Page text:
Fake Spizzichinos on eBay

zenstat

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JazzDrumGuy said:
1) There are videos of Roberto on YT and if I recall, in one of them, he etches his signature onto a cymbal, so that could be authentic.
2) Oddly, the auction ended early for $1.00......I think it said error in the listing.
Yes some of Roberto's cymbals have an etched signature and other things (like Ka). But given that not all have a signature that isn't diagnostic of anything in particular.

Unfortunately "error in listing" tells us nothing about the eBay outcome. For example, these three very different outcomes

sold privately off eBay
take down due to eBay action on the scam reports
they will come back later when the heat dies down

would look the same. I'm a bit of a student of auction outcome codes as part of my extensive pricing research. That's how I've become aware how untrustworthy the outcome codes are.
 

CaptainCrunch

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The thing that befuddles me is: How many people reported these as fakes and they STILL didn't get yanked - he ended his own auction and is just gonna relist them later.

Ebay has an inherent conflict of interest here. Yes, dozens of people are screaming that "X" item is fake, but they'll make a couple hundred bucks in fees. Of COURSE they're going to lean a little bit on the scales. It's not an issue I see improving on it's own.
 

mbettis

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CaptainCrunch said:
...How many people reported these as fakes and they STILL didn't get yanked - he ended his own auction and is just gonna relist them later.....
Yep. And, there is a damn good chance that the only reason he ended the auction early is because he got an offer to sell them outside of eBay. I bet those fakes are already winging their way to some unsuspecting drummer.

Later,
Matt
 

b/o 402

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Gcort49 said:
No ink, and no close up of a die stamp. Tell me again why anyone is to believe Roberto had something to do with these?

Zenstat, or anybody else - do you have any images of the Wuhan Spizz markings? I haven't found any on the web. Such images would help, I think, in identifying counterfeits.
Thanks!
 

hardbat

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The stamp on my Spizz is different than the stamps I always see posted. And it absolutely isn't a fake because I went to Italy and bought it directly from Roberto himself. Here is what mine looks like:
1.jpg

The stamp on the snare he made for me is more like the others I've seen:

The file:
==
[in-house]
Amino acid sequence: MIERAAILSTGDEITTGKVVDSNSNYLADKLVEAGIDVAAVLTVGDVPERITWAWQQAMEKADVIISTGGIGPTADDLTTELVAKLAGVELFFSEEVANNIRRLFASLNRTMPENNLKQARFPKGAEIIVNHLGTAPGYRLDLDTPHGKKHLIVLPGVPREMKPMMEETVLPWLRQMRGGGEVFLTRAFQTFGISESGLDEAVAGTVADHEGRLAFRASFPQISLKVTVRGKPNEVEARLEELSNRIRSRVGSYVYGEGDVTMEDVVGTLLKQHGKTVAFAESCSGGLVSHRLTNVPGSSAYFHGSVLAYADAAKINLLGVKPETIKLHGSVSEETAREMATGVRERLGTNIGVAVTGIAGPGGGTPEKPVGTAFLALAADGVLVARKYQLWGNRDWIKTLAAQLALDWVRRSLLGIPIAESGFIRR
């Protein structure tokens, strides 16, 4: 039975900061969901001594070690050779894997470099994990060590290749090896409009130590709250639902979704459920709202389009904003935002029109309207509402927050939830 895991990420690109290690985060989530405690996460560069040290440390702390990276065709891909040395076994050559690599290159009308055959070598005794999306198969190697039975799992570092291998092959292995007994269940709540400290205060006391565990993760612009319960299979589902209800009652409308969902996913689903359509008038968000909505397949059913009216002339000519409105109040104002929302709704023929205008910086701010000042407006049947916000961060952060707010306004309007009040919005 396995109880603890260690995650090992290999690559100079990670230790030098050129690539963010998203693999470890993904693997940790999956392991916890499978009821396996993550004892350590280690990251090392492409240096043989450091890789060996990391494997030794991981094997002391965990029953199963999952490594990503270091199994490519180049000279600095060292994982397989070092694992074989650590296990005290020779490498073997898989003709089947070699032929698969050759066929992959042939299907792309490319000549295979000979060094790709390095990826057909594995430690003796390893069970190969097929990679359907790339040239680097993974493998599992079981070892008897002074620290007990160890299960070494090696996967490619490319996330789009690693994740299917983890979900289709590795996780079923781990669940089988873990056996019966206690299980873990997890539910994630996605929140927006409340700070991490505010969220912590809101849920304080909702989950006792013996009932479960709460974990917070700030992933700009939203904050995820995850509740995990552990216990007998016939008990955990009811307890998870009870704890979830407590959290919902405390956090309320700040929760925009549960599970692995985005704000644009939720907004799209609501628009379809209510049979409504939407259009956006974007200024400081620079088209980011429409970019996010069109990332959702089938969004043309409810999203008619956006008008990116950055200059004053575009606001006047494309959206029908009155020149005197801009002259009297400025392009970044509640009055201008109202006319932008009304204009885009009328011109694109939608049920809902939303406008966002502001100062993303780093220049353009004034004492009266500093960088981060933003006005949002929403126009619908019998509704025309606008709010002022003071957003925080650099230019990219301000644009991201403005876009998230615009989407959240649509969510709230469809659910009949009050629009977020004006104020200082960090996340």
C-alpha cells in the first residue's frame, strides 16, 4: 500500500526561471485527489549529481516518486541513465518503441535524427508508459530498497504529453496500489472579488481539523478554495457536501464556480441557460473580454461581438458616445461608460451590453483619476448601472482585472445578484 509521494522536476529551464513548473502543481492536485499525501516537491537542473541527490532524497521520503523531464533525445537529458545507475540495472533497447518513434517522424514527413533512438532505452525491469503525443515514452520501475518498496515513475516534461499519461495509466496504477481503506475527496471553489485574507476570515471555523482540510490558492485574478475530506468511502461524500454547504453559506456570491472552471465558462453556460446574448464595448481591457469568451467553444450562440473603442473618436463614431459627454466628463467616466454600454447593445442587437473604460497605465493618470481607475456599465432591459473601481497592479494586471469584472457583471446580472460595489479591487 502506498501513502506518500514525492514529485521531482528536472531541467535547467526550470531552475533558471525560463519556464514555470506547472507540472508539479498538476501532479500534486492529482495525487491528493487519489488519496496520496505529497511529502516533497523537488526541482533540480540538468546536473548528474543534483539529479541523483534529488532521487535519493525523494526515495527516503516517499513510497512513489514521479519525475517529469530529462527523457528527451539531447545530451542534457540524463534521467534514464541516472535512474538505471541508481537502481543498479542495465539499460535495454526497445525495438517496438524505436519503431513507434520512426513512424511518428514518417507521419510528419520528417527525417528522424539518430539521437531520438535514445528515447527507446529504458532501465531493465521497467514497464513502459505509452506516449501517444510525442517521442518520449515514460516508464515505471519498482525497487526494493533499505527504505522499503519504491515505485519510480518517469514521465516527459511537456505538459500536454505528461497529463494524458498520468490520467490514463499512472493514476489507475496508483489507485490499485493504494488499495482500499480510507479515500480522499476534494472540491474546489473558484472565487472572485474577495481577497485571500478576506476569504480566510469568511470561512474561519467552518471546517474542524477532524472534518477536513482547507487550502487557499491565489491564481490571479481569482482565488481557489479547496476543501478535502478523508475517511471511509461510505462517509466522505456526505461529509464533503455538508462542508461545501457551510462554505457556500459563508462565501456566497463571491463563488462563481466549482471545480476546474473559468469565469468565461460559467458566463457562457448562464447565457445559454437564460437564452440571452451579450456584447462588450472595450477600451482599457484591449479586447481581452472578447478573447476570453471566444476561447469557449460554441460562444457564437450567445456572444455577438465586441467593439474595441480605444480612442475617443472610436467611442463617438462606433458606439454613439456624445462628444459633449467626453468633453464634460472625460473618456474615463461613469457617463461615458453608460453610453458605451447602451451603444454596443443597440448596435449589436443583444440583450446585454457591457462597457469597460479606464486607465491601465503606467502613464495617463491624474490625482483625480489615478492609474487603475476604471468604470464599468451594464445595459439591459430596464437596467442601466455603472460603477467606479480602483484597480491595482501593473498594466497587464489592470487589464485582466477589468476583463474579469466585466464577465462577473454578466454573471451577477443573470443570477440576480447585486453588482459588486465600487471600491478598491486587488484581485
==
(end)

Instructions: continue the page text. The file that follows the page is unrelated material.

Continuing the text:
2.JPG
 

sonusseeker

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hardbat said:
The stamp on my Spizz is different than the stamps I always see posted. And it absolutely isn't a fake because I went to Italy and bought it directly from Roberto himself. Here is what mine looks like:
1.jpg

The stamp on the snare he made for me is more like the others I've seen:
2.JPG
...did the other cymbal's at roberto's factory also have your stamp #1?...or stamp #2?...
 

hardbat

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sonusseeker said:
...did the other cymbal's at roberto's factory also have your stamp #1?...or stamp #2?...
Sorry, that was over 20 years ago. I only just now realized that these two stamps were different!
 

sonusseeker

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hardbat said:
...did the other cymbal's at roberto's factory also have your stamp #1?...or stamp #2?...
Sorry, that was over 20 years ago. I only just now realized that these two stamps were different!
...appreciate your reply...i would suppose that roberto's stamps could easily be duplicated and applied to imitation spizz'es by a dedicated forger, given the high prices authentic spizz'es are now commanding...
 

zenstat

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hardbat said:
The stamp on my Spizz is different than the stamps I always see posted. And it absolutely isn't a fake because I went to Italy and bought it directly from Roberto himself. Here is what mine looks like:
1.jpg

The stamp on the snare he made for me is more like the others I've seen:
2.JPG
Very interesting one that Cymbals Factory Spizz stamp. Roberto is said to have dropped the Spizz name once the Wuhan unauthorized Spizz cymbals thing happened. And the CymbalS Factory is the earlier version associated with the Chinese sourced B20. I haven't been particularly thorough in collecting examples, but I presume that your Cymbals Factory Spizz stamp is going to be early. Maybe earlier than the Cymbals Factory Spizzichino stamp. Hardbat, It would be helpful to tie that purchase of yours up with the 1990 date (in the Luciano book quoted below) which is given for the Spizz name being abandoned in favor of Spizzichino.
 

zenstat

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b/o 402 said:
No ink, and no close up of a die stamp. Tell me again why anyone is to believe Roberto had something to do with these?

Zenstat, or anybody else - do you have any images of the Wuhan Spizz markings? I haven't found any on the web. Such images would help, I think, in identifying counterfeits.
Thanks!
I had a quick look to see what I had in terms of Wuhan Spizz ink and I didn't spot anything in my archives. But I know I've seen some. As far as I remember the markings were all ink and there wasn't a pressed in die stamp.